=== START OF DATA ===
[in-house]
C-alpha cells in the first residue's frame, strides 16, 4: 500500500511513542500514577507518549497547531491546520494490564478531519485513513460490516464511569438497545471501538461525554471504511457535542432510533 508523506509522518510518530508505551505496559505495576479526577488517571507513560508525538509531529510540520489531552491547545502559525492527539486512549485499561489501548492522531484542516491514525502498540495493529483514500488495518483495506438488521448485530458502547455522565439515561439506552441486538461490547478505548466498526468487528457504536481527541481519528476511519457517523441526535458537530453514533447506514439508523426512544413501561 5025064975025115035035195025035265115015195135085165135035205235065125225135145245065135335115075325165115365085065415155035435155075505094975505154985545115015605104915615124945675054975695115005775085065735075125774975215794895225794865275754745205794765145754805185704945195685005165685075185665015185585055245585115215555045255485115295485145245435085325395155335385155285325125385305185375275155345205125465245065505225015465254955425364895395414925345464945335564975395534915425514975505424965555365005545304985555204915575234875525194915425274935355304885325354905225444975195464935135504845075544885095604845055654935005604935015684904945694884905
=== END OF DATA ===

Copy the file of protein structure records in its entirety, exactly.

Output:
[in-house]
C-alpha cells in the first residue's frame, strides 16, 4: 500500500511513542500514577507518549497547531491546520494490564478531519485513513460490516464511569438497545471501538461525554471504511457535542432510533 508523506509522518510518530508505551505496559505495576479526577488517571507513560508525538509531529510540520489531552491547545502559525492527539486512549485499561489501548492522531484542516491514525502498540495493529483514500488495518483495506438488521448485530458502547455522565439515561439506552441486538461490547478505548466498526468487528457504536481527541481519528476511519457517523441526535458537530453514533447506514439508523426512544413501561 5025064975025115035035195025035265115015195135085165135035205235065125225135145245065135335115075325165115365085065415155035435155075505094975505154985545115015605104915615124945675054975695115005775085065735075125774975215794895225794865275754745205794765145754805185704945195685005165685075185665015185585055245585115215555045255485115295485145245435085325395155335385155285325125385305185375275155345205125465245065505225015465254955425364895395414925345464945335564975395534915425514975505424965555365005545304985555204915575234875525194915425274935355304885325354905225444975195464935135504845075544885095604845055654935005604935015684904945694884905